Instead of mamish bridesmaid, I had my closest friends wear long dresses. Actually they asked, since I said no bridesmaids, but they wanted to feel special. My photographer took some pictures of me with them and I am so glad we did because I can cherish them forever. I have a small family so it enhanced the simcha for me.

    #926176
    takahmamash
    Participant

    Why don’t you ask Hashem how he feels?

    #926177
    popa_bar_abba
    Participant

    I like morahrach’s idea, if you must do it.

    But, as others have mentioned, it kind of forces you to choose who are your “closest friends”.

    #926178
    yitzchokm
    Participant

    takahmamash

    “Why don’t you ask Hashem how he feels?”

    watch the way you talk about Hashem.

    #926179
    golfer
    Participant

    MorahR, I really like that.

    Perfect way to make the day special for Kallah & friends without ruining sanctity & beauty of Chuppa.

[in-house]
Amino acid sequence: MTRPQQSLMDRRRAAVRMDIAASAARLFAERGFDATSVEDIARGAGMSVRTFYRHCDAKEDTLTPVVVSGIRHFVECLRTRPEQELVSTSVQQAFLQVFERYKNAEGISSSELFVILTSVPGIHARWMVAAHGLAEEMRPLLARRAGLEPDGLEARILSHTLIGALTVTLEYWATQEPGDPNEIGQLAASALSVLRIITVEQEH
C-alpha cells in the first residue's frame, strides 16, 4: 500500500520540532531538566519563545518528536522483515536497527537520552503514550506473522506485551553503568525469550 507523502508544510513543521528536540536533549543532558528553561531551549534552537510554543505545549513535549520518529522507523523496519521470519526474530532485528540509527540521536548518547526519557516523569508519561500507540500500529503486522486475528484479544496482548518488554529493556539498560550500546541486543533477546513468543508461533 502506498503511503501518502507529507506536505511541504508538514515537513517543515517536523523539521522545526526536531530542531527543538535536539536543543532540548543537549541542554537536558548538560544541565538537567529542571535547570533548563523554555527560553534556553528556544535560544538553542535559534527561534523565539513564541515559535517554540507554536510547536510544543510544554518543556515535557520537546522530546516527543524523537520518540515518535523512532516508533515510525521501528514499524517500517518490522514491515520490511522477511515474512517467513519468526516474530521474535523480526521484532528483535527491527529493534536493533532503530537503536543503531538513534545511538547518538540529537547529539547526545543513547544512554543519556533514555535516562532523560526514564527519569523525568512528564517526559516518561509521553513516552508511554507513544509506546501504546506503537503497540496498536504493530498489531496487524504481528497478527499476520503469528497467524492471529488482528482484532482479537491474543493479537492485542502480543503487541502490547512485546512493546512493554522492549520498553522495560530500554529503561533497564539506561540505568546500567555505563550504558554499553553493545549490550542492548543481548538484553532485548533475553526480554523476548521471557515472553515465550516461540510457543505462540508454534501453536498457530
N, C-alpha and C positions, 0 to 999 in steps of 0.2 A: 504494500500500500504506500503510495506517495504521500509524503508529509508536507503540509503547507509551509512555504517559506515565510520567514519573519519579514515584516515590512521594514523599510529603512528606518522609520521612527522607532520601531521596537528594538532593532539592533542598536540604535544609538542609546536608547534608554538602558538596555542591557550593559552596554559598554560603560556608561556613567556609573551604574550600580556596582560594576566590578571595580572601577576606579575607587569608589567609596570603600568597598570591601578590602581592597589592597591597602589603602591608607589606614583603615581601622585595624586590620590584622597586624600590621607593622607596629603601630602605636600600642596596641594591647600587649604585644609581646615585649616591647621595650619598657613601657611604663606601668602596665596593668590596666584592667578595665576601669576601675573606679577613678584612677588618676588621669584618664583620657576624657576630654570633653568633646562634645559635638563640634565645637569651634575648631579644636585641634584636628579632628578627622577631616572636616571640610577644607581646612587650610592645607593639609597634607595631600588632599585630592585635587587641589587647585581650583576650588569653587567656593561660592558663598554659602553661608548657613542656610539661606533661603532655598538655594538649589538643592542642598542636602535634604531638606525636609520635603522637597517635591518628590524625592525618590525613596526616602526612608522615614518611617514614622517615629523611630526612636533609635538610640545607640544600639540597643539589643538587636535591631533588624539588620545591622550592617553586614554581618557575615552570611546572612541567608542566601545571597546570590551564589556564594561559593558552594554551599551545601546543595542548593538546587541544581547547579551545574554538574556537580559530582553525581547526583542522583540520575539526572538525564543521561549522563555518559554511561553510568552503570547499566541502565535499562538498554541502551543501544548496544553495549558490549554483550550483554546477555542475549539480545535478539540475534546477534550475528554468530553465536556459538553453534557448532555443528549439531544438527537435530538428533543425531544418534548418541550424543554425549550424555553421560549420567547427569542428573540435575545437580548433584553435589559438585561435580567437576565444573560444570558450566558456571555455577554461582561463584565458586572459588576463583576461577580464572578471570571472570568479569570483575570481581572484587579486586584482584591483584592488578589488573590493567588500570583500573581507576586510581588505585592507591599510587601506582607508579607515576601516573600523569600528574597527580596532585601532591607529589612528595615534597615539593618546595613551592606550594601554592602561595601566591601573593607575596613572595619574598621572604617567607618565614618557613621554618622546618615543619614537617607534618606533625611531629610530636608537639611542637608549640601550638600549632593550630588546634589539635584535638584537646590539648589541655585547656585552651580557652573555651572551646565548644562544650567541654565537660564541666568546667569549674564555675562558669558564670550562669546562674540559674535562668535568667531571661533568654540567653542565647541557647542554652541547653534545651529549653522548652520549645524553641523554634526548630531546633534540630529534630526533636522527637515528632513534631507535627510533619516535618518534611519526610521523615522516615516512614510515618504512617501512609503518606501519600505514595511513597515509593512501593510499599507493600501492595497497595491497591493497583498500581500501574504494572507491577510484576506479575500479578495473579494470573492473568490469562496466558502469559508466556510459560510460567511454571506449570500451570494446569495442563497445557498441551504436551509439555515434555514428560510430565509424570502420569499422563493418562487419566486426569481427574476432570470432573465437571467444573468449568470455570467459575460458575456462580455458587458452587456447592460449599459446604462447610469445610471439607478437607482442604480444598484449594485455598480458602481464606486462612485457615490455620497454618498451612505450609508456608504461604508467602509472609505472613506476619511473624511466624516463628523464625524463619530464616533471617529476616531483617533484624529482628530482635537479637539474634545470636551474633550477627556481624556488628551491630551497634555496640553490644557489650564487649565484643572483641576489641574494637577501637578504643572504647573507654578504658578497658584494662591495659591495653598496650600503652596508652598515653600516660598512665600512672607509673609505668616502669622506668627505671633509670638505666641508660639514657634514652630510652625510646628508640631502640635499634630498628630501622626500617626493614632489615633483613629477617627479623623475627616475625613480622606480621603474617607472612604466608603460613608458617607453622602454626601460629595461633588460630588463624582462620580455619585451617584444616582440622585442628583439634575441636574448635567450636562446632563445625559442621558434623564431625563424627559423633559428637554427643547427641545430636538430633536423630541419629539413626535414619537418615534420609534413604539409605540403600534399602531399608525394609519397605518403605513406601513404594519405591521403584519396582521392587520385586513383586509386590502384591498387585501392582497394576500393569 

What do you think Seahorse?

    #926180
    golfer
    Participant

    Ditto yitzm.

    I think that post needs to disappear. Soon.

    Mods?

    #926181
    takahmamash
    Participant

    Yitz:

    The OP wrote I was wondering what everyone’s thoughts are on how Hashem may feel about having ‘bridesmaids’ at one’s wedding.

    I merely stated the obvious point. The one mistake I made was not capitalizing the H in “He.”

    #926182
    OneOfMany
    Participant

    On what MorahRach wrote – this thing of having the closest friends is actually a thing that a lot of people do. They call it “wearing long.” Also, I think people here are making it out to be a touchier business than it actually is…

    #926183
    truthsharer
    Member

    Once you do the chukas hagoyim custom of bridesmaids, you might as well go even further into chukas hagoyim and have the bride wear a white gown.

    #926184
    Yserbius123
    Participant

    I honestly don’t see the issue with it. It’s a silly goyishe custom and if someone wants to do it, gezunteh heit! I don’t see anyone complaining about crowds standing up for the Kallah (another goyish import).

    #926185
    Confucious
    Member

    tsharer: Brides wearing white gowns is an original Jewish custom mimicked by the goyim.

    Yserbus: When do we stand up for the Kallah? That is unusual by frum weddings. (Other than by the chupa when you stand up for the Chosson when he walks in and remain standing till everyone’s under the chupa. But that is clearly the Jewish minhag of Choson doma l’melech, a choson and kalla are king and queen.)